In Bollywood, women are often depicted as the object of desire that the hero tries to win over or as accessories to their male counterparts. Only a very few current roles show women in powerful positions, and continue to reinforce disappointing gender stereotypes.
On the occassion of Women’s Day, Anushka Sharma and Bhumi Pednekar, who have long been a vocal advocate for women in the film industry, spoke up about the disturbing depiction of women in films and why they are making it a mission to define what femininity means in movies today.
Anushka was a teenager when she first started working in the showbiz and only 20 when she made her acting debut opposite Bollywood superstar Shah Rukh Khan in Rab Ne Bana Di Jodi, but over 13 years into her career, the actress has gained another reputation: keen-eyed producer. Specifically, Anushka has focused on unconventional stories with meaty roles for women like NH10, Pari, and Bulbbul.
Her instinct for what women want is being showcased on multiple platforms through her 8-year-old production company, Clean Slate Films. She says, “Our films have the power to impact change and if done correctly, films can also condition people to make them determine between what is right and what is wrong. By being clear about how we will portray women in cinema, we can alter the mindset of people towards how they perceive women and shatter age-old, regressive beliefs, customs and traditions.”
The actress, who has been a part of blockbusters like Sultan, Band Baaja Baaraat, Jab Tak hai Jaan, and Ae Dil hai Mushkil, says after years of seeing herself and other female actors getting treated as “an accessory” in the films, she decided to take it upon herself to fix the big problem.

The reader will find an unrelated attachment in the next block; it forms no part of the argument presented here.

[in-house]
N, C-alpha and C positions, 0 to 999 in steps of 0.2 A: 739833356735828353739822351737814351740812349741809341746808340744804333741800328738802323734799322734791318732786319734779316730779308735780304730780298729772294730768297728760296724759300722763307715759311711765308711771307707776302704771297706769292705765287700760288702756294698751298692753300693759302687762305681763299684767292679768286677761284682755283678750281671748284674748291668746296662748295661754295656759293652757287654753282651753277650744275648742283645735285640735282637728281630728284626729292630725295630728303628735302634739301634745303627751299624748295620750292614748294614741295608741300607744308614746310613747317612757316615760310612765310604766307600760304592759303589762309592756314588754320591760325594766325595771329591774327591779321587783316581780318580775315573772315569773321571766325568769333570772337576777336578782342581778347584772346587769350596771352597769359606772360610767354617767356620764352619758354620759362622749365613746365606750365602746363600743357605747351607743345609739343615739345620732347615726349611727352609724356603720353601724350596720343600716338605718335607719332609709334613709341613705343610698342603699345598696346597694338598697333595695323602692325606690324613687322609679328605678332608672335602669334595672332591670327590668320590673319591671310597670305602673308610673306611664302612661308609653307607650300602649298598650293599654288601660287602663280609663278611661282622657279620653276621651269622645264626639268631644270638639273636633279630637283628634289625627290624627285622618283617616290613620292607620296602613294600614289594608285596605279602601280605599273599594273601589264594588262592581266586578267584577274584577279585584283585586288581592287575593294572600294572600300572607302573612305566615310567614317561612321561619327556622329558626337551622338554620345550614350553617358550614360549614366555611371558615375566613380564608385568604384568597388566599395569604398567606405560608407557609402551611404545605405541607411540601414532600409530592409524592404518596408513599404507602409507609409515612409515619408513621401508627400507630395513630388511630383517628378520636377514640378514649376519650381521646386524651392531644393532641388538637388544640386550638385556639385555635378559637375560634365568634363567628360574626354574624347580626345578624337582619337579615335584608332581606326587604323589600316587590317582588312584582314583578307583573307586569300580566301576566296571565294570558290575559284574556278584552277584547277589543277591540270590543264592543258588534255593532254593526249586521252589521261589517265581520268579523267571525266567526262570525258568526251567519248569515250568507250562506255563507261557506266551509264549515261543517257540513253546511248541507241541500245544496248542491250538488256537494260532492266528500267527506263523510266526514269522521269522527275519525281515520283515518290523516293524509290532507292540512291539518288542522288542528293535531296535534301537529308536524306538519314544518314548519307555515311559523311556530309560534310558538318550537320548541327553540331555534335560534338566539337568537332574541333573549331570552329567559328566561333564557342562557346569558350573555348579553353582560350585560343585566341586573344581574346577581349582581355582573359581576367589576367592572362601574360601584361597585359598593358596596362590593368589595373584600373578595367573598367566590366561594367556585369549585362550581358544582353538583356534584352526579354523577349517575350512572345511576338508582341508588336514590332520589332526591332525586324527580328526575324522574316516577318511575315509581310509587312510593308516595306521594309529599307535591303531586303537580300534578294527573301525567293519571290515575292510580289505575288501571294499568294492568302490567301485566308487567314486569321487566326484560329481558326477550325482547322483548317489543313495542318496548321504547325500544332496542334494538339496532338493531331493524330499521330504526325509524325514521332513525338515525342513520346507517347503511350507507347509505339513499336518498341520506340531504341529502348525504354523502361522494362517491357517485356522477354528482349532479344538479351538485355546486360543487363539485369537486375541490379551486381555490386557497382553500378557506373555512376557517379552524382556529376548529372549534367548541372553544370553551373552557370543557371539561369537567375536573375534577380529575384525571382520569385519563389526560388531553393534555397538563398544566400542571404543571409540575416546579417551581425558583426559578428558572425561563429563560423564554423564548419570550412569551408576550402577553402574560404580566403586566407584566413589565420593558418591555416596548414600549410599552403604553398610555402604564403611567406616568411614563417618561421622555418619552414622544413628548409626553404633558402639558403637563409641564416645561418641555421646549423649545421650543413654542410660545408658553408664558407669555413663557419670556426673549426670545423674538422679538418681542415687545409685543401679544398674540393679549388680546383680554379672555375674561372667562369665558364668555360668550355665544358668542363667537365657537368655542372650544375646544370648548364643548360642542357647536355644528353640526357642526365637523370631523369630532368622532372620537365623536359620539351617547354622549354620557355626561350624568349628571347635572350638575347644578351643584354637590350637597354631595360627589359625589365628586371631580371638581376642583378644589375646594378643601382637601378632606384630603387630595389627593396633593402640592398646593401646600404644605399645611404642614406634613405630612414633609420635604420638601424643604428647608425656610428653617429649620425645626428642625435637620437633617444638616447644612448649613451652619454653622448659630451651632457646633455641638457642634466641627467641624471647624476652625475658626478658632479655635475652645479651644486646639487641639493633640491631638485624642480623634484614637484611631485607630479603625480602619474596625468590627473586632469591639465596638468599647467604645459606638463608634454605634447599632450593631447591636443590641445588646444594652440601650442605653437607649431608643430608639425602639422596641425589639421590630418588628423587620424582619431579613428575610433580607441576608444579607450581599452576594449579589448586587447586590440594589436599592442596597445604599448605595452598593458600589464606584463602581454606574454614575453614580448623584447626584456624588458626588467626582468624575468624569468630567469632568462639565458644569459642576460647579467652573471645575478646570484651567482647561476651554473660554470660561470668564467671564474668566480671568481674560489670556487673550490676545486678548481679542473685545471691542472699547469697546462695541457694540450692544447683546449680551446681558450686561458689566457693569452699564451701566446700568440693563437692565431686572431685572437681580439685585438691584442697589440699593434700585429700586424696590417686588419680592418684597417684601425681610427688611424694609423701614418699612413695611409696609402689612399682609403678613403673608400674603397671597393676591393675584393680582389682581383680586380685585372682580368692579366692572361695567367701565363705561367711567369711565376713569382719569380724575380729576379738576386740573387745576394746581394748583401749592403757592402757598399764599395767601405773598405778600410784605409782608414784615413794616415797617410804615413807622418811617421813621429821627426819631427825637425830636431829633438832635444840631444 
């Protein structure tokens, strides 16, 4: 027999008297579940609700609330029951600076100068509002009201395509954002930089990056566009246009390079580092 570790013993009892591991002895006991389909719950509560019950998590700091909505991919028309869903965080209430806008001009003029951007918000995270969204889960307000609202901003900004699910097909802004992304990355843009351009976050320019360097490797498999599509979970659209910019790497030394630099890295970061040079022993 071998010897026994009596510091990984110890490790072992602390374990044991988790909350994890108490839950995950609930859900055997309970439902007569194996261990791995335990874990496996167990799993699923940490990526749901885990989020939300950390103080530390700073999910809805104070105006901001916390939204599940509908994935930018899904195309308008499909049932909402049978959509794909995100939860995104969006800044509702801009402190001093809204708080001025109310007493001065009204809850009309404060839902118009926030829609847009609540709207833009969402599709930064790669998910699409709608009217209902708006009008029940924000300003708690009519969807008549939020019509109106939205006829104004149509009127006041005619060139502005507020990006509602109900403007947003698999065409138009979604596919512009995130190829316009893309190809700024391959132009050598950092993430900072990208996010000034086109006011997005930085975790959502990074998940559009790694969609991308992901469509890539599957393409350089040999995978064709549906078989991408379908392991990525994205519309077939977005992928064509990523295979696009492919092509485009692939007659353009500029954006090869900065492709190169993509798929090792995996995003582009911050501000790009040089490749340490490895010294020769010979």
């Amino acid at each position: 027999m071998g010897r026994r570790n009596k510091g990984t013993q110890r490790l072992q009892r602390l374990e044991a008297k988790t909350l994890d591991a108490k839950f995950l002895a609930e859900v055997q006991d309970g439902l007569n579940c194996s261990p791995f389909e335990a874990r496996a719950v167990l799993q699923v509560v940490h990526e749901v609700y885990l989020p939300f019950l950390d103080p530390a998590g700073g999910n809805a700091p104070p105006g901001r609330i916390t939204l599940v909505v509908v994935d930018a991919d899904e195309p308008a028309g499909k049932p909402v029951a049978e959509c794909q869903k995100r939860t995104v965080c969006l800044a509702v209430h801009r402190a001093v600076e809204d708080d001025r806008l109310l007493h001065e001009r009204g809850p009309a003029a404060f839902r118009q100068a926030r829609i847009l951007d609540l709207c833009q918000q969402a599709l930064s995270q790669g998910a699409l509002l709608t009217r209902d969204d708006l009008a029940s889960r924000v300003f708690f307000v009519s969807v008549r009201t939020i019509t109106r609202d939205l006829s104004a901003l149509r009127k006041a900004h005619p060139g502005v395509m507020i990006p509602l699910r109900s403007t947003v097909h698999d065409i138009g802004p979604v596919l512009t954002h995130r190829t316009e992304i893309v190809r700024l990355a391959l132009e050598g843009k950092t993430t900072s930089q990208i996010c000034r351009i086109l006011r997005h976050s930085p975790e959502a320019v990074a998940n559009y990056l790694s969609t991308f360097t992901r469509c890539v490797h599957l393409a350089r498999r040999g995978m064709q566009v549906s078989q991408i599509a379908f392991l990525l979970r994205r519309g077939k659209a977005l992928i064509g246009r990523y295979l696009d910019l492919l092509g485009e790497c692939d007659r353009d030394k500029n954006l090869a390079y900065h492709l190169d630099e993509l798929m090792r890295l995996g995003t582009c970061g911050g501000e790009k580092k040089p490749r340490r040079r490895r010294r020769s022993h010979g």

“I think I have been conscious enough to select roles and films that I felt could contribute towards changing the portrayal of women on screen. It took a lot of self-belief for me to do this as an actor and then as a producer because I was somehow swimming against the tide and challenging the notion of how women were so far portrayed on screen.”
“It was liberating for me to stand up and do this for myself. I was done seeing myself as an accessory and I vowed that as a producer I will also not allow any woman to be portrayed regressively. So, my film choices and then my productions are a testimony to the fact that I’m committed towards sparking a conversation in society about equality, self-respect and empowerment,” she adds.
Another actress who is diligently working towards changing Bollywood for women is Bhumi Pednekar. With projects ranging from Dum Laga Ke Haisha to Sonchiriya and Dolly Kitty Aur Woh Chamakte Sitare, Bhumi has become a force in bringing diverse female-driven stories to the big screen with her powerful screen presence.
The actress, who was recently appointed the face of Whisper’s #KeepGirlsinSchool campaign, says she does as much hardwork as her male counterparts in her movies but what she gets paid for them is nowhere closer to what her co-actors earn.
“It’s really tough but I feel you fight it out by calling out the sexism and making sure that the experience you have gone through as somebody who has just started off does not go through be it the pay gap that exists. Because the amount of hardwork that I put in in a film is as much as my male counterpart does but it’s just not the same,” Bhumi tells us.
“But I think you keep on going and you speak up for what’s right. You fight hard and you really prove your worth,” she concludes.